3.24
4.77
2.71
3.08
4.04
3.33
2.12
3.08
3.92
3.53

13.84
11.12
13.42
10.11
10.84
13.83
12.27
13.45
11.96
9.09
17.39
18.68
16.51
16.18
18.08
20.14
17.89
17.70

2.10
3.92
3.28
4.06
3.08
2.03
3.31
2.49
2.15
3.93
1.67
2.37
2.25
2.33
4.05
3.08
3.08
3.53

Y.-T.C. Yang / Teaching and Teacher Education 28 (2012) 1116e1130

1125

Fig. 2. CTS and CTD total scores for seventh and eighth grade participants.

traditional instruction group, F(1, 53) 1.58, p .22. Additionally,


while no signicant mean differences were found between the CTI
and traditional instruction group on the pre-test, F(1, 106) .46,
p .50, a signicant difference was found between post-test scores,
F(1, 106) 16.46, p .00, h2 .24 (see Table 8).

5.3. CTD results


5.3.1. 7th grade participants
The results of a two-way mixed design ANOVA indicated
a signicant interaction between instructional treatment and

Fig. 3. Seventh and eighth grade CTS subscale scores.

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Y.-T.C. Yang / Teaching and Teacher Education 28 (2012) 1116e1130

Fig. 4. Seventh and eighth grade CTD subscale scores.

measurement occasion, F(1, 51) 34.23, p .00, h2 .40. Thus


simple main effects analysis was conducted. A signicant difference
was found between pre-test scores and post-test scores for the CTI
group, F(1, 51) 57.90, p .00, h2 .69, but no signicant mean
differences was found for the traditional instruction group, F(1,
51) .34, p .57. Additionally, no signicant mean differences were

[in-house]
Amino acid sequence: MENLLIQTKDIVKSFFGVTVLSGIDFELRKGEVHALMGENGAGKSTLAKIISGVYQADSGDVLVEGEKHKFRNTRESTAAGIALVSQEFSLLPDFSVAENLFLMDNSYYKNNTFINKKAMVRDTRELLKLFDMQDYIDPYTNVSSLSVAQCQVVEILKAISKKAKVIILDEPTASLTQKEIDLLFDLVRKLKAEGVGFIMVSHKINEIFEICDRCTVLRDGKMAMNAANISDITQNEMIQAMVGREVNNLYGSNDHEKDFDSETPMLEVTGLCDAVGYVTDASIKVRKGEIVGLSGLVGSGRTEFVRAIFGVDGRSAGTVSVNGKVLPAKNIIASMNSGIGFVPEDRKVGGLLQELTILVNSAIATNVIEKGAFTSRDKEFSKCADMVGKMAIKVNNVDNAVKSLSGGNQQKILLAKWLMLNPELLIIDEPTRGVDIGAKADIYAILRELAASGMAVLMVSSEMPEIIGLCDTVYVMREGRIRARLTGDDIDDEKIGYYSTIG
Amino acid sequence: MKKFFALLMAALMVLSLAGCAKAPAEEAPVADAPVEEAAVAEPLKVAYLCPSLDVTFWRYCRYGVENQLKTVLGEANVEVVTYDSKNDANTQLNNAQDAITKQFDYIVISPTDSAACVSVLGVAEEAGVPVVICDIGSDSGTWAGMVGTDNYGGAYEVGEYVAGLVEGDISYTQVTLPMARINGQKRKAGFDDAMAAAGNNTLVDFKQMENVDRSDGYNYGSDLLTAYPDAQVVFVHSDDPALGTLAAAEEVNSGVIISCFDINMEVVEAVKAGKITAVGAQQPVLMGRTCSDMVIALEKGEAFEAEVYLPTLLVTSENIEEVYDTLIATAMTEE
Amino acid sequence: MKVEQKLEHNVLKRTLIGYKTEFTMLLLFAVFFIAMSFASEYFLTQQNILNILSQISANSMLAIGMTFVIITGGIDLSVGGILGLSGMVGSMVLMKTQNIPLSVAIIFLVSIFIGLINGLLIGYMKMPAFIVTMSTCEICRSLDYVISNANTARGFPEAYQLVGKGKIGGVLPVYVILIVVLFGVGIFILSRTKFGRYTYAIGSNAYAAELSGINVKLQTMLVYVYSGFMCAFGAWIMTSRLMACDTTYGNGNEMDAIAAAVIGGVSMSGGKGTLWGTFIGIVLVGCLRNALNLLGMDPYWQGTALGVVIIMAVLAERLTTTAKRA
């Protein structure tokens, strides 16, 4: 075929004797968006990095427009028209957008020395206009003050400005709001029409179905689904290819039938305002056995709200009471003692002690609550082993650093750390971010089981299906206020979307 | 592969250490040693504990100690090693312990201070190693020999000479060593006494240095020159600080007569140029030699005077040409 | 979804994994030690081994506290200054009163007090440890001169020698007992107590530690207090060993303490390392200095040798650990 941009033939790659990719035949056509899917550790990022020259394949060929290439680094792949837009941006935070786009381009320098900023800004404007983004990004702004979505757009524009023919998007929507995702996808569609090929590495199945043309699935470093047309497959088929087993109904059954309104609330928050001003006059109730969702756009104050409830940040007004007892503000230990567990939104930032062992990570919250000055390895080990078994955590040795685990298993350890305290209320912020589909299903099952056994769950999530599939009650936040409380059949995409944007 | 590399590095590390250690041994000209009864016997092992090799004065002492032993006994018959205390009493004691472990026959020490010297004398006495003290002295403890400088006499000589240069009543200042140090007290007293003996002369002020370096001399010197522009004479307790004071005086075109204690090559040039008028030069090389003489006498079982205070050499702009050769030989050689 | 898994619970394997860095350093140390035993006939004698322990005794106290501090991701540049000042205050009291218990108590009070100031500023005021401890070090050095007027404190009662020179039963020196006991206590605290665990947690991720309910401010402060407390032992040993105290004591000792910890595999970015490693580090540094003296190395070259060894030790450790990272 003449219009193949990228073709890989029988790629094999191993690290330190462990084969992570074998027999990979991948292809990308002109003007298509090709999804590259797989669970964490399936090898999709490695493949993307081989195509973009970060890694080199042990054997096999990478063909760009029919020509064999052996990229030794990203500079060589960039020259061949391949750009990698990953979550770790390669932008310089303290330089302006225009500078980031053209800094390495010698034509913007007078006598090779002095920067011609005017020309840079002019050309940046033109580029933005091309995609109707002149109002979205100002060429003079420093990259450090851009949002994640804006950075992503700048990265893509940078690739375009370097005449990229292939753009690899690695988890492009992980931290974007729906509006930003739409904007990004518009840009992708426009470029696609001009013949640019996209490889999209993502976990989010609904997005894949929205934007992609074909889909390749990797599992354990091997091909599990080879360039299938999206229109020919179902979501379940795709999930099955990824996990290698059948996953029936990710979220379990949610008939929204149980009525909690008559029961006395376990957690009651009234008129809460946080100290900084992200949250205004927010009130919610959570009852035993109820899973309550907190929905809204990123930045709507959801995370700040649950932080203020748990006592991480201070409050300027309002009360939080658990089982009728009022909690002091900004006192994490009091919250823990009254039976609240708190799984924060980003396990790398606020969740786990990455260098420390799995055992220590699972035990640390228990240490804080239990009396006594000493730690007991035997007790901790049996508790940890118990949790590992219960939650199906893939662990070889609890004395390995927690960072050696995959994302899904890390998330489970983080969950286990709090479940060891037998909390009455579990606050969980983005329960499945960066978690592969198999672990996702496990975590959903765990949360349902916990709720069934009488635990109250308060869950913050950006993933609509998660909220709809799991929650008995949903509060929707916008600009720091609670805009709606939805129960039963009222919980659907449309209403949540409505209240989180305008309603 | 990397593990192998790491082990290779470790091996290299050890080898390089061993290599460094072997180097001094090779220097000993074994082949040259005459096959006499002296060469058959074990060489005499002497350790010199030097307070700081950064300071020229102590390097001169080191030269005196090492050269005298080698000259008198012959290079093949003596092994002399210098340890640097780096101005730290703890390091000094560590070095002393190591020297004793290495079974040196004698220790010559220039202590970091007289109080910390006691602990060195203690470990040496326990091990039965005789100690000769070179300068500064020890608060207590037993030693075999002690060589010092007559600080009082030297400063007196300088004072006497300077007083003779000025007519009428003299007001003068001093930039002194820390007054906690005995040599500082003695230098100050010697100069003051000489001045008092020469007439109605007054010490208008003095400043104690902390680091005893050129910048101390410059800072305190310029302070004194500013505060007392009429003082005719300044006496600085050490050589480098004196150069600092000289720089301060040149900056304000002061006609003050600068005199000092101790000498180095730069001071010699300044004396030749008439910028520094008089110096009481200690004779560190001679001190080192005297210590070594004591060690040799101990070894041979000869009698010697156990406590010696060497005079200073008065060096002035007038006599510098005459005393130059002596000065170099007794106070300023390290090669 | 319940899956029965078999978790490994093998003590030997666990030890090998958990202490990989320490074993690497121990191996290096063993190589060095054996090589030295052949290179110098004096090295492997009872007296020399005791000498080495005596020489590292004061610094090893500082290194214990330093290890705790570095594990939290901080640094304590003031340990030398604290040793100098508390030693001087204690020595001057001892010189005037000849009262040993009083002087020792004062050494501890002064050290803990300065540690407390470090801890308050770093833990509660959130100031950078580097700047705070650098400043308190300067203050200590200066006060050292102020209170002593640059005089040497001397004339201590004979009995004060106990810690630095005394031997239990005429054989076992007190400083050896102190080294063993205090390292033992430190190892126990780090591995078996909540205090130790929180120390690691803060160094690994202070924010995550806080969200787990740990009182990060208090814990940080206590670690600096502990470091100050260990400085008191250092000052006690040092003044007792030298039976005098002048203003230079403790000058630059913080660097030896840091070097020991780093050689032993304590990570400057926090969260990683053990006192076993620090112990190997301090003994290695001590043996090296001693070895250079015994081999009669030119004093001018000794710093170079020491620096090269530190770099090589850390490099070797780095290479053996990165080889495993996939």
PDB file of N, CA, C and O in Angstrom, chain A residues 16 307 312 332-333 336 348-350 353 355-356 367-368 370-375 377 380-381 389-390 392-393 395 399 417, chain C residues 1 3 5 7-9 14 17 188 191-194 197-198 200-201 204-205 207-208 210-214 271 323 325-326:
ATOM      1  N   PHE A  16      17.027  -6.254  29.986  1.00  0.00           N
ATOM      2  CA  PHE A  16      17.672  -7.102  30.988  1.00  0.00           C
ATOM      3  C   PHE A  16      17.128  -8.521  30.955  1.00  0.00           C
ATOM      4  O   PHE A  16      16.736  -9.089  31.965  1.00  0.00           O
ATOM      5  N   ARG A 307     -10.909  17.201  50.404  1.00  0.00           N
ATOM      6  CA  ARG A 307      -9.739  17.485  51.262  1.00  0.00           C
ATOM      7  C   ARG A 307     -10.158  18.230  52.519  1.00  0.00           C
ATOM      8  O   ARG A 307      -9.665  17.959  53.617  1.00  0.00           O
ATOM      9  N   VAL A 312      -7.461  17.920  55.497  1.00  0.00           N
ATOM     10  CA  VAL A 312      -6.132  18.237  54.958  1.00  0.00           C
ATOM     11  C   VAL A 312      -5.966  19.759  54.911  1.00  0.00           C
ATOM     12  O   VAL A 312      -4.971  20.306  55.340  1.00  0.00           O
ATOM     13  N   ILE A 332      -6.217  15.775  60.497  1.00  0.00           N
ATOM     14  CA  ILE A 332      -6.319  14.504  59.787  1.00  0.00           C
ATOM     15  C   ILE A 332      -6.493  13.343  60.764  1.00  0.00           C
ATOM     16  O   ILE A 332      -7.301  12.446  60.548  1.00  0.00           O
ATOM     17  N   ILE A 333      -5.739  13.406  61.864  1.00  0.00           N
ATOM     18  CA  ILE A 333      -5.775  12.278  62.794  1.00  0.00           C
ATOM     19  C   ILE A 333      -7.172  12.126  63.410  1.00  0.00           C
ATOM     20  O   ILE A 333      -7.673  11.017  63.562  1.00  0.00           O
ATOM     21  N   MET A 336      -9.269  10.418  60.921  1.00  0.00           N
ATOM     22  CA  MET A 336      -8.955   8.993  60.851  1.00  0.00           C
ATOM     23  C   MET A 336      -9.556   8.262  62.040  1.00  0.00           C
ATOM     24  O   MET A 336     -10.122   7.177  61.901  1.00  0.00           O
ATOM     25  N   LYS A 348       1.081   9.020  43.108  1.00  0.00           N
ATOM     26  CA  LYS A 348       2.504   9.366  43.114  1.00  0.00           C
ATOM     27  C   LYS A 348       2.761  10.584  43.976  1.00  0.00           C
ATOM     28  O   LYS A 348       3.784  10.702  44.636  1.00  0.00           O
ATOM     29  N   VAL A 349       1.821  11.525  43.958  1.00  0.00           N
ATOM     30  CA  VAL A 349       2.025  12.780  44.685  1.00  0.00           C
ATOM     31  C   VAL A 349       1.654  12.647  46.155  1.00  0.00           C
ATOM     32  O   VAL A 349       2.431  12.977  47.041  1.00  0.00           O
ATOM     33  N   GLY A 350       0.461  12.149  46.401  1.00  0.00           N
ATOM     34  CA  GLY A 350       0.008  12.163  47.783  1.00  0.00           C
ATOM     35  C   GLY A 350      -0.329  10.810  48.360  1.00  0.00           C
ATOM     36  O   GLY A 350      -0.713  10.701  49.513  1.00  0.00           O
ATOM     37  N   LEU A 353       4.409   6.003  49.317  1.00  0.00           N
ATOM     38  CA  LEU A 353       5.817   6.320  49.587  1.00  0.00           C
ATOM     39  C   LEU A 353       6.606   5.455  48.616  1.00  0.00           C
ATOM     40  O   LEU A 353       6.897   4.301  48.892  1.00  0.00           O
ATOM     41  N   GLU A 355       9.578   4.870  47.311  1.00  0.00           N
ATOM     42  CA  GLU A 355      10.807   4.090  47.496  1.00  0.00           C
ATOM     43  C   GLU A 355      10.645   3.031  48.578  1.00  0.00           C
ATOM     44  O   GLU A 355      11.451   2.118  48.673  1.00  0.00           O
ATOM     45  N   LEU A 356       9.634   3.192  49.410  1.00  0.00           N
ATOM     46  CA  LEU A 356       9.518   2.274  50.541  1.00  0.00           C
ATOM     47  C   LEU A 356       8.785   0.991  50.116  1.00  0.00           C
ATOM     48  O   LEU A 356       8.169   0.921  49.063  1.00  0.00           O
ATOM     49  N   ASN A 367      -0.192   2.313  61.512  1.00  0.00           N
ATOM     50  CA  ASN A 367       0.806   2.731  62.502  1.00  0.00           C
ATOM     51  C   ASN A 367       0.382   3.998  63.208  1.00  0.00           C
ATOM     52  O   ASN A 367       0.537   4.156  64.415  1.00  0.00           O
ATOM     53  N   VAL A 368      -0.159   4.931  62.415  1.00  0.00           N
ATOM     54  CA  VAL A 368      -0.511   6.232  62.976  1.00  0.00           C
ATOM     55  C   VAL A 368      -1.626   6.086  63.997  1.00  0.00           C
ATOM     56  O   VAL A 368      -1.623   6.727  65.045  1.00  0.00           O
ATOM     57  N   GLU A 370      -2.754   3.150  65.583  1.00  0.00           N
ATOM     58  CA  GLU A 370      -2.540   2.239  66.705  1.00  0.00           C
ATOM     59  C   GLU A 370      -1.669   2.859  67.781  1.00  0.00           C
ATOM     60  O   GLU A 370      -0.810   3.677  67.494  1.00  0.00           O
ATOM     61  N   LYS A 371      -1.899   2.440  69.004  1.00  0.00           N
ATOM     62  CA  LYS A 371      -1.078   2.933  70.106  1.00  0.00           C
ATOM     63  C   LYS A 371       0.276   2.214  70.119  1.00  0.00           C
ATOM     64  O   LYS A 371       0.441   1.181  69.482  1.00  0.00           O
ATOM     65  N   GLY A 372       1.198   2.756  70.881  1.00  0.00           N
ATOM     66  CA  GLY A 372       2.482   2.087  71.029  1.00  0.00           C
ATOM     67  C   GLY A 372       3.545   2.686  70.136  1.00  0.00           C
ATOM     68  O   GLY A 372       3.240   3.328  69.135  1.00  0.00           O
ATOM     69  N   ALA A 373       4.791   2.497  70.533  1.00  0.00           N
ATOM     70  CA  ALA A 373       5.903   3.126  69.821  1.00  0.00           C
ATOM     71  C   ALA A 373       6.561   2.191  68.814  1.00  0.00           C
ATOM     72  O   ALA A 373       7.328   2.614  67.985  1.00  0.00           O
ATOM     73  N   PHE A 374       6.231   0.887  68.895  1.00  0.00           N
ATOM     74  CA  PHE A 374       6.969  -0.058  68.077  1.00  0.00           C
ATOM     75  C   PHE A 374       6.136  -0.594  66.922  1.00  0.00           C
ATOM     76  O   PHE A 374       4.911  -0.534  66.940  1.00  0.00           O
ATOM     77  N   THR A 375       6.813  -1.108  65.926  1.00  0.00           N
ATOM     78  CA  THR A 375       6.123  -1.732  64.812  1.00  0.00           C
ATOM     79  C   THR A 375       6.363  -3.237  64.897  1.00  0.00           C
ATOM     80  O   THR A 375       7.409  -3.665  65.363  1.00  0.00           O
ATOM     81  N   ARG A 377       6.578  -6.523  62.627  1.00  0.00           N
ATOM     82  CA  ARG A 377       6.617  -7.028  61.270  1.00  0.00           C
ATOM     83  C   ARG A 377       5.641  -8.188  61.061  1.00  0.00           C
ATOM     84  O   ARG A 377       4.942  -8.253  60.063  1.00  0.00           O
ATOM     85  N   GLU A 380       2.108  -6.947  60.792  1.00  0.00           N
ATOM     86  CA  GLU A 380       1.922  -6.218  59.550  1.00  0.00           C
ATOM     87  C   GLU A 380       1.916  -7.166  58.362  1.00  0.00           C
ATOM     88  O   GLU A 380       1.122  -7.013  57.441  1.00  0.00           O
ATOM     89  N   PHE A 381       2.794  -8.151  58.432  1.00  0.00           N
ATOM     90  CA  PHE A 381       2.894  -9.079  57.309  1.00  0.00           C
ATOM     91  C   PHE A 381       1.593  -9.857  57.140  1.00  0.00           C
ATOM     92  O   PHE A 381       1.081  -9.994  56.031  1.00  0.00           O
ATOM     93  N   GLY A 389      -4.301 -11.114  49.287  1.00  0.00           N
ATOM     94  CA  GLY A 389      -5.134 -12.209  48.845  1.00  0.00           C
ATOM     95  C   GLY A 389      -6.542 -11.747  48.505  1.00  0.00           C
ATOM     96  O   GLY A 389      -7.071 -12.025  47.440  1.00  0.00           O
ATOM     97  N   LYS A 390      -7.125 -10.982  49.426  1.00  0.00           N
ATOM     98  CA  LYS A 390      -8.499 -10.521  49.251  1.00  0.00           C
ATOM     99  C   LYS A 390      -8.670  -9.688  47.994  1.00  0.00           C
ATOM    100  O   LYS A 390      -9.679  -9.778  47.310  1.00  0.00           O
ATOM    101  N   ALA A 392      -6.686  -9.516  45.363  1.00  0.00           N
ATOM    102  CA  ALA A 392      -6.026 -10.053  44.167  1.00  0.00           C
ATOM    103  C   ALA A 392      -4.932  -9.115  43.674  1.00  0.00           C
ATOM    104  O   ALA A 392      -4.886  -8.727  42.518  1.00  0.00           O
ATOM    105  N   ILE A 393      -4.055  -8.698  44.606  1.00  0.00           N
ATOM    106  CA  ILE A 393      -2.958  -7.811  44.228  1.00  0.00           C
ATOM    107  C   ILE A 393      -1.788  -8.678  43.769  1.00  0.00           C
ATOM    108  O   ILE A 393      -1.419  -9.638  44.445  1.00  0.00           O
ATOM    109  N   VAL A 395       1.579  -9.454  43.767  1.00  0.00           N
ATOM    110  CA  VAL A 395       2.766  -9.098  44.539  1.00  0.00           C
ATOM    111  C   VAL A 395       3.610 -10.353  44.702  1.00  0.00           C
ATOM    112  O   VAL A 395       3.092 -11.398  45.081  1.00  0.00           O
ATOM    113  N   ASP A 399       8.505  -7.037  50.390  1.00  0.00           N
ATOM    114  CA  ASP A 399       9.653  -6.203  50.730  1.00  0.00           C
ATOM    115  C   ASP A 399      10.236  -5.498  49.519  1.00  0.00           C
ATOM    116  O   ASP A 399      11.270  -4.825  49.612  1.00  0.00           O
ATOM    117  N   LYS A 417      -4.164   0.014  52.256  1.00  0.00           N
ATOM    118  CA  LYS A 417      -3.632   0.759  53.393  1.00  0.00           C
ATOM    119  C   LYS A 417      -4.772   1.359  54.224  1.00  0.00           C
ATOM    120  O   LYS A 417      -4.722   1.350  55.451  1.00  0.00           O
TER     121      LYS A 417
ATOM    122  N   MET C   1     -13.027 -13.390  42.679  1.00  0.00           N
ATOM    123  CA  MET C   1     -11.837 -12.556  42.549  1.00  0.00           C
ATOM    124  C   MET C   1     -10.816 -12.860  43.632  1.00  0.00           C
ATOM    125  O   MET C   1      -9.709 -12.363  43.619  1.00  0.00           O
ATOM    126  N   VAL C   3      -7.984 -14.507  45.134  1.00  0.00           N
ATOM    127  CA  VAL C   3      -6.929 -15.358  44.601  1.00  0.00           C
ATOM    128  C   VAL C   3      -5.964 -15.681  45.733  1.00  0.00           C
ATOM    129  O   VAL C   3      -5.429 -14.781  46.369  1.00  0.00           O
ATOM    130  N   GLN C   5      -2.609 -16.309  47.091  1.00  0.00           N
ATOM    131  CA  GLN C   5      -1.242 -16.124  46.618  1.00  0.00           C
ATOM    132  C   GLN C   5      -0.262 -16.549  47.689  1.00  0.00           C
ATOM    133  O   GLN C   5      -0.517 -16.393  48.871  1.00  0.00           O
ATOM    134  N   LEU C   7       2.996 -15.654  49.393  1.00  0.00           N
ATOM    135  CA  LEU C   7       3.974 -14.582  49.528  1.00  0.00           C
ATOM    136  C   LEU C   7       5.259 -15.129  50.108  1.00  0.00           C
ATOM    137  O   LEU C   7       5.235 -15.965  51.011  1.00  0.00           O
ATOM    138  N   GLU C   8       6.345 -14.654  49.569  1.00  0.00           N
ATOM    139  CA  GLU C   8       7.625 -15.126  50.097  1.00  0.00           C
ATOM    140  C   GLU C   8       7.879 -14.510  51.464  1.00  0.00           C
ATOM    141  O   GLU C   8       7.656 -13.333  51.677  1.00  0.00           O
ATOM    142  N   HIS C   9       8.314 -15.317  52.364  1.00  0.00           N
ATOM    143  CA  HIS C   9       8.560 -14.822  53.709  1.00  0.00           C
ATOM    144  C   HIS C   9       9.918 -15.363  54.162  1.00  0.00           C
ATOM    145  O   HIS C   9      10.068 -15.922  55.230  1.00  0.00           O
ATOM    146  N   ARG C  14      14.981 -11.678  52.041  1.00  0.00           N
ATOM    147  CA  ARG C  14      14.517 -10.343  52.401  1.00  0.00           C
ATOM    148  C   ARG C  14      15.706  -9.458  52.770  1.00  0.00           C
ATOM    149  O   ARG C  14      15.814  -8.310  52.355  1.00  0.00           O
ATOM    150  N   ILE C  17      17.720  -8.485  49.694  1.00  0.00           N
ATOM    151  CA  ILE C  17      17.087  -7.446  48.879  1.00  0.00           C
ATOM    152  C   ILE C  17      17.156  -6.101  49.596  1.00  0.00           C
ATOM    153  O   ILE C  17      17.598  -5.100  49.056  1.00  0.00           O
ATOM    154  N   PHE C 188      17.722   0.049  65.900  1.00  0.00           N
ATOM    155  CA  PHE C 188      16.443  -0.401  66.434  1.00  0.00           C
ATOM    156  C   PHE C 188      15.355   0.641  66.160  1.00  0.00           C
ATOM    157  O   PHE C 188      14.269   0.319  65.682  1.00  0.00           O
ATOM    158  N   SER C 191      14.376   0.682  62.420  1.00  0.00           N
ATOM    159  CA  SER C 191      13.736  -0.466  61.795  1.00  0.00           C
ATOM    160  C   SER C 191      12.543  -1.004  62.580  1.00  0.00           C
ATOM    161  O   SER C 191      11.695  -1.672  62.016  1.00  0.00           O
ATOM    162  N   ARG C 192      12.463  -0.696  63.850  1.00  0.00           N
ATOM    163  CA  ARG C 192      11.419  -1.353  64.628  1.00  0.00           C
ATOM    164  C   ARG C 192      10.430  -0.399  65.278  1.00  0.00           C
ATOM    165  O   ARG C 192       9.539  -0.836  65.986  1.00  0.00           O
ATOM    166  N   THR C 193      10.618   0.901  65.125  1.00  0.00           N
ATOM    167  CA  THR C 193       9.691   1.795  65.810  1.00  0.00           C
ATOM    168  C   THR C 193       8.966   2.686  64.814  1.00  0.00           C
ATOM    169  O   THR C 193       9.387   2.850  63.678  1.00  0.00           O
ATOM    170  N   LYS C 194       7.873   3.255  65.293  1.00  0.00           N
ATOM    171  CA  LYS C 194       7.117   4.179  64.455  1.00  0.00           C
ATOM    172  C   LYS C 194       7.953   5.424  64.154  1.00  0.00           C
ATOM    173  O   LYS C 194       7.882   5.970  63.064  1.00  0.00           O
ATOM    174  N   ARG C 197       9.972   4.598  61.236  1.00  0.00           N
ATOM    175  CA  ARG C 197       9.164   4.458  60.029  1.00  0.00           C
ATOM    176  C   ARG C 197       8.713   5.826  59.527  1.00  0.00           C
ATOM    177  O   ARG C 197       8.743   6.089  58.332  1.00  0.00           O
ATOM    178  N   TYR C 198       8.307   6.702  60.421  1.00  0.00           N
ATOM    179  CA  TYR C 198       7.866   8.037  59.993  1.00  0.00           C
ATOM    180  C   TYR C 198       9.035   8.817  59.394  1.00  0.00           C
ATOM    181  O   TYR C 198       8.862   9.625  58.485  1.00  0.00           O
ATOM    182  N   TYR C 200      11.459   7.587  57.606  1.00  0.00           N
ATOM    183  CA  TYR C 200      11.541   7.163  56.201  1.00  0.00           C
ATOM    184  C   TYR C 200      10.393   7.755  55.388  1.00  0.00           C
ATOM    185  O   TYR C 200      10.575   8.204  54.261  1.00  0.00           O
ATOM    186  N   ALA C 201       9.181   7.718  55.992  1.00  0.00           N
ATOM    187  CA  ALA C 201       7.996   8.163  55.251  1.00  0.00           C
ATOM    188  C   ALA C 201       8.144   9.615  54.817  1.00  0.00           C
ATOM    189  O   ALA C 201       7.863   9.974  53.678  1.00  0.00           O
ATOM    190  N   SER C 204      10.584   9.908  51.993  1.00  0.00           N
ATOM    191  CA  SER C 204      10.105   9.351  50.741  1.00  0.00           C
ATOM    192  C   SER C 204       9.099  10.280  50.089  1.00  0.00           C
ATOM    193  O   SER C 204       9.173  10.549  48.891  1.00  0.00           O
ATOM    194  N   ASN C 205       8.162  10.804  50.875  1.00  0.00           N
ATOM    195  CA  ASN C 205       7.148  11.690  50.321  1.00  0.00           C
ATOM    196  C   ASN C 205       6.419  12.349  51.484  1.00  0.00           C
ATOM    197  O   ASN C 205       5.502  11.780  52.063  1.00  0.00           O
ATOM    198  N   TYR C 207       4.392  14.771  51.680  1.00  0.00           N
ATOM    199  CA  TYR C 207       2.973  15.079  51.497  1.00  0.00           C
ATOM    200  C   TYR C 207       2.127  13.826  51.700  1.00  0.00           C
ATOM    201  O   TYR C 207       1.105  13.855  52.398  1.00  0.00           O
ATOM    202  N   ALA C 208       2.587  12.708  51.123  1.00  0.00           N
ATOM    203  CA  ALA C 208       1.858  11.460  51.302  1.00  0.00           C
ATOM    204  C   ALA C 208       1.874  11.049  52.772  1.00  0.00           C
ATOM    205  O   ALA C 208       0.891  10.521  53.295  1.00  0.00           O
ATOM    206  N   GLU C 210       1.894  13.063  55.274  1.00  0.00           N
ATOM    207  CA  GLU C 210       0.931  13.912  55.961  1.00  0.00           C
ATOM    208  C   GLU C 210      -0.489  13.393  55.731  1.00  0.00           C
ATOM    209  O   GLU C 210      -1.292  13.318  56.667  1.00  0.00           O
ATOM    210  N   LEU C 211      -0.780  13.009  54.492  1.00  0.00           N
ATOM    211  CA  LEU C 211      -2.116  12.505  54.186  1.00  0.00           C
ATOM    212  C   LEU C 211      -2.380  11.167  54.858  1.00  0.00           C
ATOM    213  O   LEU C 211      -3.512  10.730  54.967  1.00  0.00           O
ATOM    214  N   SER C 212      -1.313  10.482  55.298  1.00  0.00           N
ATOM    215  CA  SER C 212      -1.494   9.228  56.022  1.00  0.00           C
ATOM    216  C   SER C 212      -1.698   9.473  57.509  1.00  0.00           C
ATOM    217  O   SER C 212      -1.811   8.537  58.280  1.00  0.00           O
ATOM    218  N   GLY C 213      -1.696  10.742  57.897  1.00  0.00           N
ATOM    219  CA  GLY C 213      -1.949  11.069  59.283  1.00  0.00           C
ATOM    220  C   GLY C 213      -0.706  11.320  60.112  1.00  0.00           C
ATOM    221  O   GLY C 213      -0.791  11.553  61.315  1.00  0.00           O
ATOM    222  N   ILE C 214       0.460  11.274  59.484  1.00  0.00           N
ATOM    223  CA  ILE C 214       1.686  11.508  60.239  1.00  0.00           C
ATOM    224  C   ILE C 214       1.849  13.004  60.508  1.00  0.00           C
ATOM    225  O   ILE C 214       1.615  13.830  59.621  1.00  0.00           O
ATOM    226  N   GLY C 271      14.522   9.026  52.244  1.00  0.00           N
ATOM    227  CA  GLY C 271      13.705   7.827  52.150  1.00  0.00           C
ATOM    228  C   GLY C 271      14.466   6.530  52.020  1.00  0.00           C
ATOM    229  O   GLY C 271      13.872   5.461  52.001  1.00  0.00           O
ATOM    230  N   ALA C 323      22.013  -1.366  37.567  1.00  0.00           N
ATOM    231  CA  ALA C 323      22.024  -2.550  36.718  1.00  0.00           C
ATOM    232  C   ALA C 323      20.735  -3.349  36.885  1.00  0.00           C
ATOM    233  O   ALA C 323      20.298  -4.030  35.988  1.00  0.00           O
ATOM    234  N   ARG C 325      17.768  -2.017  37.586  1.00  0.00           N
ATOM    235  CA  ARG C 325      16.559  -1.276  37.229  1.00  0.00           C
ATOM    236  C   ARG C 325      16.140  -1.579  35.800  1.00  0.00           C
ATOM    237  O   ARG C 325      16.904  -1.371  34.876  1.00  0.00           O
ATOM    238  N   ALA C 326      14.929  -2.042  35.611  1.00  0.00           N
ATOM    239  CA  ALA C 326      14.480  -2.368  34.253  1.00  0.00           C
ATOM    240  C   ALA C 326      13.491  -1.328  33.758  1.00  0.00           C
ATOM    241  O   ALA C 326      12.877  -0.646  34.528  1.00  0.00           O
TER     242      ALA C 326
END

found between CTI and traditional instruction on the pre-test, F(1,
102) .05, p .83, while a signicant difference was found for the
post-test, F(1, 102) 69.64, p .00, h2 .58 (see Table 9).
5.3.2. 8th grade participants
The results of a two-way mixed design ANOVA indicated a signicant interaction between instructional treatment and measurement
occasion, F(1, 53) 36.48, p .00, h2 .41. To further understand this
phenomenon, simple main effects analysis was conducted. A signicant difference was found between pre-test scores and post-test scores
for the CTI group, F(1, 53) 49.53, p .00, h2 .67, but no signicant
mean differences were found for the traditional instruction group, F(1,
53) .40, p .53. Moreover, no signicant mean differences were
found between the CTI and traditional instruction group on the preTable 8
Main effects, interaction effect, and simple main effects for CTS.
Effects

Factor (condition)

7th grade
F

h2
Main effects Occasion
24.18*
Treatment
1.28
Interaction
Occasion  treatment
9.06*
effect
Simple main Occasion (traditional
2.23
effects
instruction)
Occasion (CT-integrated 26.85*
instruction)
Treatment (pre-test)
.02
Treatment (post-test)
4.73*
Note: *p < .05.

.00 .32
.26 .02
.00 .15
.15 .08

5.4. Academic achievement


5.4.1. 7th grade participants
By including previous semester English achievement scores as
covariates, ANCOVA analysis (see Table 10) reveals a signicantly
higher overall performance for participants in the CT-integrated
instruction group on the academic achievement post-test, F(1,
50) 18.26, p .00, partial h2 .27. The results suggest that the CTintegrated instruction was successful in improving learners